In this file, we're going to use the inverse DFT to create images from MRI spectral measurements. Then we'll use the DFT to filter out noise in an image.

In [61]:

```
import os, h5py
import numpy as np
import matplotlib.figure
import matplotlib.pyplot as plt
%matplotlib inline
import importlib
import submitted
```

The data are provided for you in the file `data.hdf5`

. Let's load it, and see what it contains.

In [93]:

```
with h5py.File('data.hdf5','r') as f:
print('data.hdf5 has the keys',f.keys())
mri_dft = f['mri_dft'][:]
image = f['image'][:]
noisy_image = f['noisy_image'][:]
print('mri_dft is an array of shape',mri_dft.shape,'and dtype',mri_dft.dtype)
print('image is an array of shape',image.shape,'and dtype',image.dtype)
print('noisy_image is an array of shape',noisy_image.shape,'and dtype',noisy_image.dtype)
```

MRI (magnetic resonance images) are acquired in the frequency domain. It works roughly like this:

- Every atom in your body spins, all the time, emitting weak radio signals. A strong magnetic field will align a few percent of them all in the same direction, so that their radio signals can be measured.
- If the external magnetic field slightly different in different locations, then the synchronized spin will be at slightly different frequencies in different locations. By holding this difference for a carefully controlled amount of time, we can set it up so that your atoms are spinning with slightly different phases in different locations. The phase at location $(n_1,n_2)$ might be tweaked to be $\phi=-\omega_1n_1-\omega_2n_2$.
- If the density of hydrogen atoms at location $(n_1,n_2)$ is given by $x[n_1,n_2]$, then the total signal collected is

- After measuring $X(\omega_1,\omega_2)$ at $N_1$ different values of $\omega_1$, and $N_2$ different values of $\omega_2$, then we compute the inverse DFT in order to calculate the image.

The image you are provided, `mri_dft`

, is a set of complex-valued frequency samples from a real MRI image (a public domain image from Wikipedia, donated by Johns Hopkins University). Let's try taking the inverse DFT, to see if we can see the image.

In [94]:

```
fig,ax = plt.subplots(figsize=(10,8))
ax.imshow(np.maximum(0,np.real(np.fft.ifft2(mri_dft))), cmap='gray')
```

Out[94]:

<matplotlib.image.AxesImage at 0x7fe5054120d0>

The aliasing we see, here, is caused by capturing only $N_1\times N_2$ frequency samples, but computing the DFT using a spatial range $M_1\times M_2$ such that $M_1>N_1$ and/or $M_2>N_2$. By doing that, we accidentally discover that the DFT is periodic in **space**, not just in **frequency**:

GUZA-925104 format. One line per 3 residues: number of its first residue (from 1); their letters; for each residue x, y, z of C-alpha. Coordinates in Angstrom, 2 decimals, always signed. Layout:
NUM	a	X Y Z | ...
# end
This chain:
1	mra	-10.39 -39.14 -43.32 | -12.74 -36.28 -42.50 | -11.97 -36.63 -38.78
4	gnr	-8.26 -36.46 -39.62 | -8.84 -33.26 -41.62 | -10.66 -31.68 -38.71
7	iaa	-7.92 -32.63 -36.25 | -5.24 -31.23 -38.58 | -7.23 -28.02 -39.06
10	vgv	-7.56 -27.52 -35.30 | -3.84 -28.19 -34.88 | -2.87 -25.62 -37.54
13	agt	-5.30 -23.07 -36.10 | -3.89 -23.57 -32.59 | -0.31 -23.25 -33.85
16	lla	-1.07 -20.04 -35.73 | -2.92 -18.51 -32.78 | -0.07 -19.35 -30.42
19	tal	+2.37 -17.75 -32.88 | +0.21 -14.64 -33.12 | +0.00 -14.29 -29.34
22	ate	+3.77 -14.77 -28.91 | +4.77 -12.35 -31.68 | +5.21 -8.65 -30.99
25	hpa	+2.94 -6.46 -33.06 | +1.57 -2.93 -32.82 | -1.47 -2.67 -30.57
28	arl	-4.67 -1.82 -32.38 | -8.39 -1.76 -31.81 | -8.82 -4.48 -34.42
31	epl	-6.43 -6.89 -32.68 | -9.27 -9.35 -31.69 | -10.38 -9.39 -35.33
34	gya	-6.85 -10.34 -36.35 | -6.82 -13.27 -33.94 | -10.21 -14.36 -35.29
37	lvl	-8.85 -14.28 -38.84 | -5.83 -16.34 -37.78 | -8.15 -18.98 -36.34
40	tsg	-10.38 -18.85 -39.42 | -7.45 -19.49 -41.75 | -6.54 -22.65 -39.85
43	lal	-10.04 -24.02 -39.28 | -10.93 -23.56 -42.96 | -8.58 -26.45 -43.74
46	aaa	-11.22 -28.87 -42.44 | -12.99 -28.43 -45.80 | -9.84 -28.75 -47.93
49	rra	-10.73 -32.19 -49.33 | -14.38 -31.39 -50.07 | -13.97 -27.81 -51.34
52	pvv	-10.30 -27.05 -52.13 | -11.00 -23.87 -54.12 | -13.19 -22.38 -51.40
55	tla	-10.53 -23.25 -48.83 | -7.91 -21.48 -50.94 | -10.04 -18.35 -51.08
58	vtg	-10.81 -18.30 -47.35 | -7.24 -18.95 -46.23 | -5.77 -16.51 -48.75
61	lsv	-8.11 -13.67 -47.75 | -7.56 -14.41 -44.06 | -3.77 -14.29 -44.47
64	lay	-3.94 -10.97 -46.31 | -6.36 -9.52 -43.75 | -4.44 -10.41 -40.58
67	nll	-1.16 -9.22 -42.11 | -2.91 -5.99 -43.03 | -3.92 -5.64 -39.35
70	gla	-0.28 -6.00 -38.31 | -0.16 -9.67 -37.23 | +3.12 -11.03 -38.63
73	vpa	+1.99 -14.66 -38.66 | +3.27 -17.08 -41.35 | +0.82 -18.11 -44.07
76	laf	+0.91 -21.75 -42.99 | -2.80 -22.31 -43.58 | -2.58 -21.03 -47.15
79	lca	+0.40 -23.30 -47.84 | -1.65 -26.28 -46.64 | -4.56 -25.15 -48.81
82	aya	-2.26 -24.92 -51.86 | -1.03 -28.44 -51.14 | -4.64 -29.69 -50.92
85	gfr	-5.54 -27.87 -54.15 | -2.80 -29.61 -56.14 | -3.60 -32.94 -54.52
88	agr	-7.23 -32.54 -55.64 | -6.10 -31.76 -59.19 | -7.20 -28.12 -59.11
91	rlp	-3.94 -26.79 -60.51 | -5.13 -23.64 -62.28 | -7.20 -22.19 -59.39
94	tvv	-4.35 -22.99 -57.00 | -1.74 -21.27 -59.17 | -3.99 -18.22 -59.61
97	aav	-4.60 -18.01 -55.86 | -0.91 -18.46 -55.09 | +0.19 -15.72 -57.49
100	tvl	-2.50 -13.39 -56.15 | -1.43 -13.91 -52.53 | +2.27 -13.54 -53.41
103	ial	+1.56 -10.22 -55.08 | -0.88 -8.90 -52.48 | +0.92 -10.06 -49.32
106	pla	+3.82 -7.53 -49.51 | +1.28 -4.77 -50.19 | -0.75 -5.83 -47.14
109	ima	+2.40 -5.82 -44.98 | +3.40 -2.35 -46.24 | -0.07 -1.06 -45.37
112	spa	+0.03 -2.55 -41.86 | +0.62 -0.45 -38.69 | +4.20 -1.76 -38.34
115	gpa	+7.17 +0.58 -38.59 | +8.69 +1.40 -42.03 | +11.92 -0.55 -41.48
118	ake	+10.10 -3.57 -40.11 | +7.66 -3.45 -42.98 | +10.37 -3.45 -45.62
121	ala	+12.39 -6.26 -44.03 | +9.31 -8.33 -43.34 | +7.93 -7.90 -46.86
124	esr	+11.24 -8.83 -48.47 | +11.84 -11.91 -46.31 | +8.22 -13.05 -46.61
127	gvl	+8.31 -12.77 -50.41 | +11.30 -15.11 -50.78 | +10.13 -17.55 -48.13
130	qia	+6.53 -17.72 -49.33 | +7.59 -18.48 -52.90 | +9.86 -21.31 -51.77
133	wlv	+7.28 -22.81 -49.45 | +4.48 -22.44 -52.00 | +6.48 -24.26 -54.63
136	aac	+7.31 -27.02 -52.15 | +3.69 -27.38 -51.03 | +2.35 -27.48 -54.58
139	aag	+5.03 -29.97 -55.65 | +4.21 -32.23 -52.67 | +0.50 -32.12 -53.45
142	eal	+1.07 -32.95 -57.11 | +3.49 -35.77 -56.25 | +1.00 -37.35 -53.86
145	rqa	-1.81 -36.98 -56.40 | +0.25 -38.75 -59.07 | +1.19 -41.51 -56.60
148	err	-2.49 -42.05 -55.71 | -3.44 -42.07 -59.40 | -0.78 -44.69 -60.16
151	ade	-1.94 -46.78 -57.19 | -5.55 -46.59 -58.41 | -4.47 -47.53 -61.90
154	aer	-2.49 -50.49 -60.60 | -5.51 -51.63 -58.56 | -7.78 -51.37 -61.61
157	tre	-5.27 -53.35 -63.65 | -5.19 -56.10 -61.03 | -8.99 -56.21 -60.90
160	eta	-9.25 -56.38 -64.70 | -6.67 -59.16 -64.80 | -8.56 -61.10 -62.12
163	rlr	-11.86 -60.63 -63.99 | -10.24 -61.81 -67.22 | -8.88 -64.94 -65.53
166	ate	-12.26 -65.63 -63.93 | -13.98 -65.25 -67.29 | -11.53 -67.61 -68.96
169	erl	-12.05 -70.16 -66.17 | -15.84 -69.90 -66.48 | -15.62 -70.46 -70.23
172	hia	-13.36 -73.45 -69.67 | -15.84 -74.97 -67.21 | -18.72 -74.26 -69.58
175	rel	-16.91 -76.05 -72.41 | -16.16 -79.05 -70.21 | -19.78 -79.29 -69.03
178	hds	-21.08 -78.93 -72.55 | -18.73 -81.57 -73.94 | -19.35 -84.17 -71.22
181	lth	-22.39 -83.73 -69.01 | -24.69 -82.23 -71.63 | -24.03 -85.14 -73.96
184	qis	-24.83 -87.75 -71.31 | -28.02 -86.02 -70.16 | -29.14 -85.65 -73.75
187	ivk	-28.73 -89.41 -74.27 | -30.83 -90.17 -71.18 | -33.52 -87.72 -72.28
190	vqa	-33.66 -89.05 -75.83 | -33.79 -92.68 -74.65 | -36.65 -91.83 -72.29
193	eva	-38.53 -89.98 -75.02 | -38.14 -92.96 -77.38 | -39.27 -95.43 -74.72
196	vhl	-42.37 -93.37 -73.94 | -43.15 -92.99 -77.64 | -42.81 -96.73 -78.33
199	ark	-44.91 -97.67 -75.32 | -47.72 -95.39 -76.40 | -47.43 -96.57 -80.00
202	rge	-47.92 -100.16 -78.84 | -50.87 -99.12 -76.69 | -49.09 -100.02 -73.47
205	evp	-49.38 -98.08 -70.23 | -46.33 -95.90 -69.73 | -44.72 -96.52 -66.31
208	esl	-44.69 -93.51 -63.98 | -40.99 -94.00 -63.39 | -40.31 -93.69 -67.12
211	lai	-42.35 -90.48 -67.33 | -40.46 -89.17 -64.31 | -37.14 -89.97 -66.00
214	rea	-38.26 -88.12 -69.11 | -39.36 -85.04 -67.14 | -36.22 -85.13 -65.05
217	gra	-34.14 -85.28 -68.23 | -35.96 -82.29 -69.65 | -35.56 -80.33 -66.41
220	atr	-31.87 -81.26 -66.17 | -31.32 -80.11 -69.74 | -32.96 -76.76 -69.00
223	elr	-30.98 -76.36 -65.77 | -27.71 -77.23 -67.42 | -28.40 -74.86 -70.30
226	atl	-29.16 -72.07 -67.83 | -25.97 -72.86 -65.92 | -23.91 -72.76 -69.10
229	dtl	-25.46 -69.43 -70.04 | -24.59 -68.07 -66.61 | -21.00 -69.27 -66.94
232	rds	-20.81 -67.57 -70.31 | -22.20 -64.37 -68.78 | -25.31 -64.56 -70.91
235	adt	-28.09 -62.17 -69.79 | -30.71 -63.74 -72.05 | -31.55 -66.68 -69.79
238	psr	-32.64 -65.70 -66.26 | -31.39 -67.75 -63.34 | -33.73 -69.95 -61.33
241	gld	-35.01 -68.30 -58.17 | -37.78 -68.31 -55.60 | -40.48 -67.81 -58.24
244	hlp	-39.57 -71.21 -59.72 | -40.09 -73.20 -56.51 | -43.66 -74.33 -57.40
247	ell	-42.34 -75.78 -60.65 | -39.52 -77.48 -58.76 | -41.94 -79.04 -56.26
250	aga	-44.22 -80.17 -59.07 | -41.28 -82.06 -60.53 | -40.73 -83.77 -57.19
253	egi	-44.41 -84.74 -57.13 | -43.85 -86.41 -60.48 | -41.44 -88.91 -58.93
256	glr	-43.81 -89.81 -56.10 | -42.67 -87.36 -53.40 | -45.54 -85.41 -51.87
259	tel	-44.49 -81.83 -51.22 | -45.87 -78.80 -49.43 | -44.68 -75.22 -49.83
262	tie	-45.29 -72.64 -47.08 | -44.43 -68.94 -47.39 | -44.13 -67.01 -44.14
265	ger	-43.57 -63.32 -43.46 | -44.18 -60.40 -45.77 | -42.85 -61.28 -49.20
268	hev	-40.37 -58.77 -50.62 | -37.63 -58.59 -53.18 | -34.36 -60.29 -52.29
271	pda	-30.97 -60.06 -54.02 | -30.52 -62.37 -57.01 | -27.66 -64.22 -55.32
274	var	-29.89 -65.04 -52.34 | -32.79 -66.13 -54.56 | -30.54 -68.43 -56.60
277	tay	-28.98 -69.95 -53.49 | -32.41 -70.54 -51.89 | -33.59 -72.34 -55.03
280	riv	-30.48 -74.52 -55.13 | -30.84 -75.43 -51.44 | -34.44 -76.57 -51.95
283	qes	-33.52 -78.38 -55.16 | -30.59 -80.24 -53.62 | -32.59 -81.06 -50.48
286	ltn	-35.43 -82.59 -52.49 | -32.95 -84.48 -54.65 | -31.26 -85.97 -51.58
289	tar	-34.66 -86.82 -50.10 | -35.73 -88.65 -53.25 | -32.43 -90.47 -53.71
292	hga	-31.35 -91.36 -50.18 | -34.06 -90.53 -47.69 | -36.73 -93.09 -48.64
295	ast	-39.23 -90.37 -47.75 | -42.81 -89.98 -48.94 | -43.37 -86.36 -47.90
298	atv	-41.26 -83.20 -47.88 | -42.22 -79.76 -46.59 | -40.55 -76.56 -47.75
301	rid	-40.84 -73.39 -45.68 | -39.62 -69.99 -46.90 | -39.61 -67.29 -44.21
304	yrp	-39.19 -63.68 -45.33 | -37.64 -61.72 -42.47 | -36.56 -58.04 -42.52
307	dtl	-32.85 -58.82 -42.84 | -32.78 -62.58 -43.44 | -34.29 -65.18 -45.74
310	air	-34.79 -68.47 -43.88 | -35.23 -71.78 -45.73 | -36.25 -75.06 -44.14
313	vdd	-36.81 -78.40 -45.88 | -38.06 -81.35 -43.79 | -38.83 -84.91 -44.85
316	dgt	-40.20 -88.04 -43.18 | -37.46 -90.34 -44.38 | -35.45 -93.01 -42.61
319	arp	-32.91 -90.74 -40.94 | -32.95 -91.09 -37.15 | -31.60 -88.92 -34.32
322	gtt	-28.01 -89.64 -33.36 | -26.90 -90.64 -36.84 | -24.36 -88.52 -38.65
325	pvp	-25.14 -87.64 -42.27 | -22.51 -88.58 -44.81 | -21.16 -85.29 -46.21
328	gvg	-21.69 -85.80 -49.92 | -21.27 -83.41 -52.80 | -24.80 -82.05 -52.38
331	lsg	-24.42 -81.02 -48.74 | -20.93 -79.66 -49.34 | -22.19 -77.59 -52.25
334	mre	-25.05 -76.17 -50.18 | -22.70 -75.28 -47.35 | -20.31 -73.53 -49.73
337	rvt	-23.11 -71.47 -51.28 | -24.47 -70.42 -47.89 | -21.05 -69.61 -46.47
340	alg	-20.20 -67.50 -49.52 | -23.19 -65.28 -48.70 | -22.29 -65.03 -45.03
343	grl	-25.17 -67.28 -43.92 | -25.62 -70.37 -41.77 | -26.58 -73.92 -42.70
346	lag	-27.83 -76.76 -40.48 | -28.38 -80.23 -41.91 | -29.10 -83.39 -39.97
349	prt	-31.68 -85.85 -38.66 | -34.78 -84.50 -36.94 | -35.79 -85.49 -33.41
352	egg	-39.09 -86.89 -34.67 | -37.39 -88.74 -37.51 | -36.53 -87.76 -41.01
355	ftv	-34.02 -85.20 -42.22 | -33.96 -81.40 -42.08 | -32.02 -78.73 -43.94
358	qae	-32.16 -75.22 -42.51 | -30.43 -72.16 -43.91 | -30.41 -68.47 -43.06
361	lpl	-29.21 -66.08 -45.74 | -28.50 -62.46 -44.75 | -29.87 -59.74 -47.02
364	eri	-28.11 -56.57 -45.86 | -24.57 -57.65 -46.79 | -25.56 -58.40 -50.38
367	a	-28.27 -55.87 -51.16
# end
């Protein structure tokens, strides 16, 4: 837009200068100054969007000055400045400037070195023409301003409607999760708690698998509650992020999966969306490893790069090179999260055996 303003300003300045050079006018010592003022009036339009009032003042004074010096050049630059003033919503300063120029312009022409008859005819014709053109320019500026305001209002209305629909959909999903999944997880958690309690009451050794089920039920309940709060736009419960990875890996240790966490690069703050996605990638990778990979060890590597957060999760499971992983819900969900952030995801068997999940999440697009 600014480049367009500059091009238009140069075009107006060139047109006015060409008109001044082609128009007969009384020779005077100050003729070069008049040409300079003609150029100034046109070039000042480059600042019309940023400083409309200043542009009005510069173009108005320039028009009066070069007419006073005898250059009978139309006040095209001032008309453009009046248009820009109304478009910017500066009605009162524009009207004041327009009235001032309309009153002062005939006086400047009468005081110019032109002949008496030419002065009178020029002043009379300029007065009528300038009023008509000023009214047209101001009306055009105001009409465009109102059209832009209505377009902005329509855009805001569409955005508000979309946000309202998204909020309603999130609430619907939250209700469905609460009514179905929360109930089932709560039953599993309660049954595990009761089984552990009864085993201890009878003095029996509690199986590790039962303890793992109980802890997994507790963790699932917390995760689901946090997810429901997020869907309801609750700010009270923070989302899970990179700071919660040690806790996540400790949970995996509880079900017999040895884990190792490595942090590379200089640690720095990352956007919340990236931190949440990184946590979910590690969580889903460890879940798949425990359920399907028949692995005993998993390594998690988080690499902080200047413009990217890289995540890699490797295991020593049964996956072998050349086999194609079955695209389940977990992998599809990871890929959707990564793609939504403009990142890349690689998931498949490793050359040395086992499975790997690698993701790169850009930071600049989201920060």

In order to solve this problem, we need to figure out how many of the frequency samples in `mri_dft`

are actually nonzero-valued. To get an idea, let's try plotting the first row:

In [95]:

```
fig, ax = plt.subplots(figsize=(14,4))
ax.stem(np.abs(mri_dft[0,0:200]))
```

Out[95]:

<StemContainer object of 3 artists>

It looks like maybe the odd-numbered spectral samples are zero, and only the even-numbered spectral samples are valid. Let's try taking the inverse fft of only the even-numbered samples.

In [96]:

```
fig,ax = plt.subplots(figsize=(10,8))
ax.imshow(np.real(np.fft.ifft2(mri_dft[::2,::2])), cmap='gray')
```

Out[96]:

<matplotlib.image.AxesImage at 0x7fe50730dc40>

That's the right size, but now the whole image has been shifted by about $N_1/2$ rows, and by about $N_2/2$ columns! One way to solve this is by multiplying the DFT by a shift operator, before we inverse DFT:

$$X_{\mbox{corrected}}[k_1,k_2] = \begin{cases} X[k_1,k_2] e^{-j\frac{2\pi k_1d_1}{N_1}}e^{-j\frac{2\pi k_2d_2}{N_2}} & 0\le k_1<\frac{N_1}{2},~0\le k_2<\frac{N_2}{2}\\ X[k_1,k_2] e^{-j\frac{2\pi (k_1-N_1)d_1}{N_1}}e^{-j\frac{2\pi (k_2-N_2)d_2}{N_2}} &\frac{N_1}{2}\le k_1<N_1,~\frac{N_2}{2}\le k_2<N_2 \end{cases} $$where $d_1$ is the number of rows that we want to shift, and $d_2$ is the number of columns that we want to shift. Notice that the second line is actually equal to the first line, in theory (because $e^{-j\frac{2\pi N_1d_1}{N_1}}=1$), but implementing it in the way shown above will help to avoid artifacts caused by floating-point roundoff error. Notice that the formula above only lists two of the four cases; I think you can figure out what the other two cases should be.

In [97]:

```
importlib.reload(submitted)
help(submitted.downsample_and_shift_dft2)
```

In [98]:

```
importlib.reload(submitted)
N1, N2 = mri_dft.shape
print(N1,N2)
image = submitted.downsample_and_shift_dft2(mri_dft,2,-N1/4,-N2/4)
fig, ax = plt.subplots(figsize=(10,8))
ax.imshow(np.maximum(0,np.minimum(255,image)),cmap='gray')
```

1114 962

Out[98]:

<matplotlib.image.AxesImage at 0x7fe50730f520>

Filtering out noise is easier in the time domain, if the noise is wideband noise (meaning that there is noise in a wide range of frequencies). Sometimes, though, the noise is in a narrow range of frequencies. For example, consider this image (this is the image "Clifton Beach 5, South Arm, Tasmania, Australia" by JJ Harrison, distributed on Wikimedia under Gnu Free Documentation License):

In [226]:

```
with h5py.File('data.hdf5','r') as f:
image = f['image'][:]
noisy_image = f['noisy_image'][:]
fig, ax = plt.subplots(1,2,figsize=(14,8))
ax[0].imshow(image)
ax[1].imshow(noisy_image)
```

Out[226]:

<matplotlib.image.AxesImage at 0x7fe4c0e4f430>